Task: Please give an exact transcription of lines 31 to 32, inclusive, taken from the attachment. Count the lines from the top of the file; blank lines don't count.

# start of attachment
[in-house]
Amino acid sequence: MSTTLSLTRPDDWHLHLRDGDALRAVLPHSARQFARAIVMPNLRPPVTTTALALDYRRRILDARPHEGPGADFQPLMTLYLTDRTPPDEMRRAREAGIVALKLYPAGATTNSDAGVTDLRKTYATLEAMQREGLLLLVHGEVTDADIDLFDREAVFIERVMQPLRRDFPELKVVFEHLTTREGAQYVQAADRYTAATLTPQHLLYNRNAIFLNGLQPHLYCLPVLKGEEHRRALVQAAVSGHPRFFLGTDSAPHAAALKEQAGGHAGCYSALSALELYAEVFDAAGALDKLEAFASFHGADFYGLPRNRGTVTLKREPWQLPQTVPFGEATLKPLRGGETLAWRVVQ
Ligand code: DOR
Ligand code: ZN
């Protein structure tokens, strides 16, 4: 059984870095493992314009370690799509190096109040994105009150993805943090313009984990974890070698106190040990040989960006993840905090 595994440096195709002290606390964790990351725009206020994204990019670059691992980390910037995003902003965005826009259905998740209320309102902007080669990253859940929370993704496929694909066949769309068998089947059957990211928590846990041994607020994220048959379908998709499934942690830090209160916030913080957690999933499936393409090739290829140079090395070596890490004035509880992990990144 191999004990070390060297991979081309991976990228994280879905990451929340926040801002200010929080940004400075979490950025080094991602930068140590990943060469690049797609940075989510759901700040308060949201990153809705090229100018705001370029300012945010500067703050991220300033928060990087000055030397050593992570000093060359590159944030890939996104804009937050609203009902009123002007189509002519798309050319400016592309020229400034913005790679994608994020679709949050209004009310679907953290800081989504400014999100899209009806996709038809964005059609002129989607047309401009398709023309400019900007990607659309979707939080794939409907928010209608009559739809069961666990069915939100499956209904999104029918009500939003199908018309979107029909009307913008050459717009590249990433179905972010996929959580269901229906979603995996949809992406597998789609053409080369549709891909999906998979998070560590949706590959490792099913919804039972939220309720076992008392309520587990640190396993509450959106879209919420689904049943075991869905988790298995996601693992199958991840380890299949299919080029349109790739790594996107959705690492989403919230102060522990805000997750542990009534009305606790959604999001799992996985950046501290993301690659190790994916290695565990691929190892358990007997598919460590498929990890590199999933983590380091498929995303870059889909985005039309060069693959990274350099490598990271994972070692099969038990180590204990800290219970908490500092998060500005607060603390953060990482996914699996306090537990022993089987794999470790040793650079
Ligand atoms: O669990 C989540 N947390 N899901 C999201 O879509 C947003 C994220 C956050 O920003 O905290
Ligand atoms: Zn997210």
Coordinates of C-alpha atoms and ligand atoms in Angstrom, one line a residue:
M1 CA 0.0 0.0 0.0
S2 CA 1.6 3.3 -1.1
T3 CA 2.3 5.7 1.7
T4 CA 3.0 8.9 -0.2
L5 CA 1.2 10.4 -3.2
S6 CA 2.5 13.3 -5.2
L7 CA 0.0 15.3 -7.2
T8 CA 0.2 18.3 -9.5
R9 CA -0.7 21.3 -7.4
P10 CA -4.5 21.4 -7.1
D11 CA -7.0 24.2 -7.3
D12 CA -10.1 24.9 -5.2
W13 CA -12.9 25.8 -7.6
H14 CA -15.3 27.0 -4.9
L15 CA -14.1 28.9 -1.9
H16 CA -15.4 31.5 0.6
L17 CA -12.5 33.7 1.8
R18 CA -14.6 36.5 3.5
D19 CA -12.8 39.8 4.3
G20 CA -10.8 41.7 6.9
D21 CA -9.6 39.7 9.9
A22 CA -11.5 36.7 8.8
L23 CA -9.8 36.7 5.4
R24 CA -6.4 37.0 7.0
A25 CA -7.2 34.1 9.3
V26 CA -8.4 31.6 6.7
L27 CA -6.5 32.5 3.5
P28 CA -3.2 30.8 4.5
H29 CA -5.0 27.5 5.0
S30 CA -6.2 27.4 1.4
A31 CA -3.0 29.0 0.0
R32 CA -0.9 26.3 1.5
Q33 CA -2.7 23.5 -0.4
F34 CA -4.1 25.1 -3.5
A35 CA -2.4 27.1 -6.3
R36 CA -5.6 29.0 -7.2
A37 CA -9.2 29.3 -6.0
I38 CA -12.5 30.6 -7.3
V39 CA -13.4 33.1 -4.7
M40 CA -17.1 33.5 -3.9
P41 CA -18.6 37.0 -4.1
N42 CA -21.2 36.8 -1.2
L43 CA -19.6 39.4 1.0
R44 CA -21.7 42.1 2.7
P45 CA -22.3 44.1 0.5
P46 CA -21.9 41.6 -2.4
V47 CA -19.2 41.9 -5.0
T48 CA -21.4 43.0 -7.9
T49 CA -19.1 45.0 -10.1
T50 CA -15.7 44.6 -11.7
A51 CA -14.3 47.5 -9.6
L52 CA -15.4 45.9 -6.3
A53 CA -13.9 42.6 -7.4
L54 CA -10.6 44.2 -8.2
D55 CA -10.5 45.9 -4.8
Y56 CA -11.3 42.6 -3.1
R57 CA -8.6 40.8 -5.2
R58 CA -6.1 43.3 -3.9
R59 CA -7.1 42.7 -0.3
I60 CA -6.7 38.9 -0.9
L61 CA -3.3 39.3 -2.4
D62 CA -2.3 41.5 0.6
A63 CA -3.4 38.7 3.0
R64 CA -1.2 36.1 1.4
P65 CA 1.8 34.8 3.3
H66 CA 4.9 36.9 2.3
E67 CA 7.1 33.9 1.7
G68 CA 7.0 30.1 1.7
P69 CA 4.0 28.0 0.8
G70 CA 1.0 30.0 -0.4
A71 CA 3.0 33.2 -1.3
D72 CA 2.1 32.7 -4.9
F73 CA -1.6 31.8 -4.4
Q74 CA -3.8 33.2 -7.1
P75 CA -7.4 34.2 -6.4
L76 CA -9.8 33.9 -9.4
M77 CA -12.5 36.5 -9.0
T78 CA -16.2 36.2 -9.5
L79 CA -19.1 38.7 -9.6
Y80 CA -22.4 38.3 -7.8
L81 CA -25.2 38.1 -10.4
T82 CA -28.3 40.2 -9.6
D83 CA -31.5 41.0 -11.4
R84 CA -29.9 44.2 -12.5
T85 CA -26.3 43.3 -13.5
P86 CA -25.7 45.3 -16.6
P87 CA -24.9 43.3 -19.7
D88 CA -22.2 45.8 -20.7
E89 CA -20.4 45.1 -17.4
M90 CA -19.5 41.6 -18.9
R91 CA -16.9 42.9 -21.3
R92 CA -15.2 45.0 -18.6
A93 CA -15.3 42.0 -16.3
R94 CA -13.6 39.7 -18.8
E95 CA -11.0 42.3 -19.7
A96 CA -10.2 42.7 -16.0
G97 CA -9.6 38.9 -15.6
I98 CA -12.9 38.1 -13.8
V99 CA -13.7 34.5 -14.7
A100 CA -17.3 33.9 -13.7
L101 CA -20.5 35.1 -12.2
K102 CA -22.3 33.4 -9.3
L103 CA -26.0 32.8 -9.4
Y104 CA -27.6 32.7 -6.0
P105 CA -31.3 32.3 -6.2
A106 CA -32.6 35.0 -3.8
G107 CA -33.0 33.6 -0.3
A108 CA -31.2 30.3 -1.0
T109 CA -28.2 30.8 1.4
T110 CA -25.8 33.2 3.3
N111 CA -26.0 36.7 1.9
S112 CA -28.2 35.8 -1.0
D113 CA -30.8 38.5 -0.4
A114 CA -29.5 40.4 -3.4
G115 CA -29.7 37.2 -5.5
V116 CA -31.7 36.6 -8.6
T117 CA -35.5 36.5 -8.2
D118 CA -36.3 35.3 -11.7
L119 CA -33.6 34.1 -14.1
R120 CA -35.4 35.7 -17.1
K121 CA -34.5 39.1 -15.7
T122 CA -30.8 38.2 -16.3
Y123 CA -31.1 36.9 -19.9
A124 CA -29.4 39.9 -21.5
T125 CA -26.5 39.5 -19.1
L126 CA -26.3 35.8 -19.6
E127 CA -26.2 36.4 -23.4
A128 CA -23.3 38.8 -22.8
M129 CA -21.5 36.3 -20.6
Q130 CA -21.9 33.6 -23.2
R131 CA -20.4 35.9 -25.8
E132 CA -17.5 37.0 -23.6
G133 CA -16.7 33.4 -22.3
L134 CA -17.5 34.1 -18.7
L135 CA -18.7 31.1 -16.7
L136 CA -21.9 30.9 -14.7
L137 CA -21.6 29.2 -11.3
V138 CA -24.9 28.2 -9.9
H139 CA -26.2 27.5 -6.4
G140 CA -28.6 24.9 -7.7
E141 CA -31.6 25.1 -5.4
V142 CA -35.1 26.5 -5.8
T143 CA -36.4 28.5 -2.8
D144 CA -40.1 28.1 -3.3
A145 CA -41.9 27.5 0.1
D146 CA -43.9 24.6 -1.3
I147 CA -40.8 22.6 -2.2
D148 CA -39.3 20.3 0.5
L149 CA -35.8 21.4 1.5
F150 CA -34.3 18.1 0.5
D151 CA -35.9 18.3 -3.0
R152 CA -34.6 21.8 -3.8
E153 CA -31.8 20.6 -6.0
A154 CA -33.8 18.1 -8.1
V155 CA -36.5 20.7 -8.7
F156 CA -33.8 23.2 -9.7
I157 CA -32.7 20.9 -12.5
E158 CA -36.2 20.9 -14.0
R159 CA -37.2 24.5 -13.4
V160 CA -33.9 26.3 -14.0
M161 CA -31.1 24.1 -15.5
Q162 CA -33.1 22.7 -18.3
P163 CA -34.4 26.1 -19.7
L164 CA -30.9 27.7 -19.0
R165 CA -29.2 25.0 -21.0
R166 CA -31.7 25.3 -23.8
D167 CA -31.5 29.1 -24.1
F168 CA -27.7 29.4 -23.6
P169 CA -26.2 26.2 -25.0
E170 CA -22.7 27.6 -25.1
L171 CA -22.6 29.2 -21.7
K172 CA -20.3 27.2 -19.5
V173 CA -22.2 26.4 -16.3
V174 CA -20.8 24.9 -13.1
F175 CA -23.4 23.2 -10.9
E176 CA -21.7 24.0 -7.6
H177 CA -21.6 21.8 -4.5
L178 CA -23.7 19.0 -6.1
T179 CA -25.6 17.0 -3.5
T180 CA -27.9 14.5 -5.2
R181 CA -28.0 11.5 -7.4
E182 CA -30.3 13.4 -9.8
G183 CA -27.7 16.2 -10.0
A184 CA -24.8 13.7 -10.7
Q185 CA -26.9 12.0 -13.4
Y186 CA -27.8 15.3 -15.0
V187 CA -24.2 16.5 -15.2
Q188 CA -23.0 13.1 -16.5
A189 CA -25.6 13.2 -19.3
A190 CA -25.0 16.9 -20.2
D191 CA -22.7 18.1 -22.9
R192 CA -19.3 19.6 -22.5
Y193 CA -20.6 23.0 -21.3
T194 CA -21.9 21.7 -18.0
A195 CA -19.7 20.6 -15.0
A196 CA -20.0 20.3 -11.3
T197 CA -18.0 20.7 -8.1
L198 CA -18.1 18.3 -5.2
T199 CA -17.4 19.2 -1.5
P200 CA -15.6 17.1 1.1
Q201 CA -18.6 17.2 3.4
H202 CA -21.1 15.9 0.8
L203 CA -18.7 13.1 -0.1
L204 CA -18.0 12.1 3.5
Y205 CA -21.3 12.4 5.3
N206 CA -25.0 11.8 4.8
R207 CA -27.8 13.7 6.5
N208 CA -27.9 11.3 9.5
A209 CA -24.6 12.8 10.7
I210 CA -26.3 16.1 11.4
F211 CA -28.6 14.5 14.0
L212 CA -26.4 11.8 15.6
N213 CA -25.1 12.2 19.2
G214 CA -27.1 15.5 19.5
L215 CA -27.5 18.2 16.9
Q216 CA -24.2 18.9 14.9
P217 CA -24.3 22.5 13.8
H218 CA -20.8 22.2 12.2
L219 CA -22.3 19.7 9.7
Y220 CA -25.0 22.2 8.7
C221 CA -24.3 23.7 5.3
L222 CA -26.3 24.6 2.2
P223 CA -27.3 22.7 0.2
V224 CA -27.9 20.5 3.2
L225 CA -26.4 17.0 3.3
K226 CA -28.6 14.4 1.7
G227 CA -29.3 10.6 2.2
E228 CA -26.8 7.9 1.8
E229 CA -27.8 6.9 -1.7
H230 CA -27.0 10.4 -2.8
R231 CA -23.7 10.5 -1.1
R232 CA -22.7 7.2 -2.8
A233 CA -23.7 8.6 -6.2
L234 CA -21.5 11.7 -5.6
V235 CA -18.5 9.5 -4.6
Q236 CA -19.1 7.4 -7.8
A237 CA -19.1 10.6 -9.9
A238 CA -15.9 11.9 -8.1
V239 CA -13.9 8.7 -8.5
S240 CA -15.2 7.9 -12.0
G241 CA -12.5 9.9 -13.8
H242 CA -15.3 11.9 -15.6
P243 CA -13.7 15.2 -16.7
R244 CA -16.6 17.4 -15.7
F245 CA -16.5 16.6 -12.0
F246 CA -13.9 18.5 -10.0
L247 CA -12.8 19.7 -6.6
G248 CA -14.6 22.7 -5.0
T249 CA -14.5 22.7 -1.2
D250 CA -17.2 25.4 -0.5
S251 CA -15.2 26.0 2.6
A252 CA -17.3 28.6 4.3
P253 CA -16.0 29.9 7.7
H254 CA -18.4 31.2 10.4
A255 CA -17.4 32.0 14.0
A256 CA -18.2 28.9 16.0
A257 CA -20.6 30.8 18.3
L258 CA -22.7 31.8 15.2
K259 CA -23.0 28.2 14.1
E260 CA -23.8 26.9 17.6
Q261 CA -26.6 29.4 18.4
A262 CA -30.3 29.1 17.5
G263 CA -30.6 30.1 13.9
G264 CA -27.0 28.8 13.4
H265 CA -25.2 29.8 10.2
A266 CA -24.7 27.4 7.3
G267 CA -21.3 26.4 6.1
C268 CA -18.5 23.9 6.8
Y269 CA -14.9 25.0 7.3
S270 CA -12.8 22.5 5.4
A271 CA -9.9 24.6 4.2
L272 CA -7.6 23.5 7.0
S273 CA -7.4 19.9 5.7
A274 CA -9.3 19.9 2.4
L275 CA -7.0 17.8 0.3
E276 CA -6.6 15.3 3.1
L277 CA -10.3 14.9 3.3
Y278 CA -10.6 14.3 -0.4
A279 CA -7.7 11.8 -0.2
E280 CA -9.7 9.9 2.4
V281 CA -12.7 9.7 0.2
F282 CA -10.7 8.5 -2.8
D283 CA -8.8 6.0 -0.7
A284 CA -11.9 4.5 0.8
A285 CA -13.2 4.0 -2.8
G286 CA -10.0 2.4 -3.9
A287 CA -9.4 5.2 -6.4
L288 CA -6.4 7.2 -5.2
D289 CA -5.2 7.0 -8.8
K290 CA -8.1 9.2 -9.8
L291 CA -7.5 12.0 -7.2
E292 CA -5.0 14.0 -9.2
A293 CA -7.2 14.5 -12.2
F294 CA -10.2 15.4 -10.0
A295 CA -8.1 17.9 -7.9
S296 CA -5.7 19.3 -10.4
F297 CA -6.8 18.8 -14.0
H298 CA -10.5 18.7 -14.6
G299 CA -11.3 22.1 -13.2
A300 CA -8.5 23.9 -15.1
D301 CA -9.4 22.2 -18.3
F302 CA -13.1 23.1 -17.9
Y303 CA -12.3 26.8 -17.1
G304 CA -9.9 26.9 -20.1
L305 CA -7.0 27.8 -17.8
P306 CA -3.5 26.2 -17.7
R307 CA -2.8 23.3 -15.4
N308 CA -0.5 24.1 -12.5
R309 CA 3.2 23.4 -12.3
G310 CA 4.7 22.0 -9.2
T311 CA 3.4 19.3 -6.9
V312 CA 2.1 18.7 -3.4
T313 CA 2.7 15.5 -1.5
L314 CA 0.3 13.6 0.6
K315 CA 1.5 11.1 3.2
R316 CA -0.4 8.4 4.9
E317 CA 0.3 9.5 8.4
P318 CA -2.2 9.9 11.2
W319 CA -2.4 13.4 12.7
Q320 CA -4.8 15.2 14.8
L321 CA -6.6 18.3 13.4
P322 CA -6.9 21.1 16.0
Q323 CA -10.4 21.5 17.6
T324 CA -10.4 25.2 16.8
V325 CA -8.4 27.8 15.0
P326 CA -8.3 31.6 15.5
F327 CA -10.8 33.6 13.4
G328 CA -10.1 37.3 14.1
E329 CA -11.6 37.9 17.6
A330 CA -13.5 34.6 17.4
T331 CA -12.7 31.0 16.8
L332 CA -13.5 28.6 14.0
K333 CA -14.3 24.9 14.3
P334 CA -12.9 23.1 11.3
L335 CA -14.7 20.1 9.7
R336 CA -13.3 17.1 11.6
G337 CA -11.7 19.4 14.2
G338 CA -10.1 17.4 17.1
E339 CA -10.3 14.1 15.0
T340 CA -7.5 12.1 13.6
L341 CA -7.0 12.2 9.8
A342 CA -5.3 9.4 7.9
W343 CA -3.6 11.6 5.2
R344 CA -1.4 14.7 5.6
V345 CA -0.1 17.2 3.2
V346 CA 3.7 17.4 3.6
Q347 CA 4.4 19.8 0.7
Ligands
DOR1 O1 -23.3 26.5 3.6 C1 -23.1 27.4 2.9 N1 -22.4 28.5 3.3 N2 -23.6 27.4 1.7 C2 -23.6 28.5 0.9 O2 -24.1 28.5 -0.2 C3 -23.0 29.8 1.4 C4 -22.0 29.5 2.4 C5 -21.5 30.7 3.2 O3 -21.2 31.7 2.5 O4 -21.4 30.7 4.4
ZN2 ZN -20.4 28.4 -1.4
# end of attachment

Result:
L23 CA -9.8 36.7 5.4
R24 CA -6.4 37.0 7.0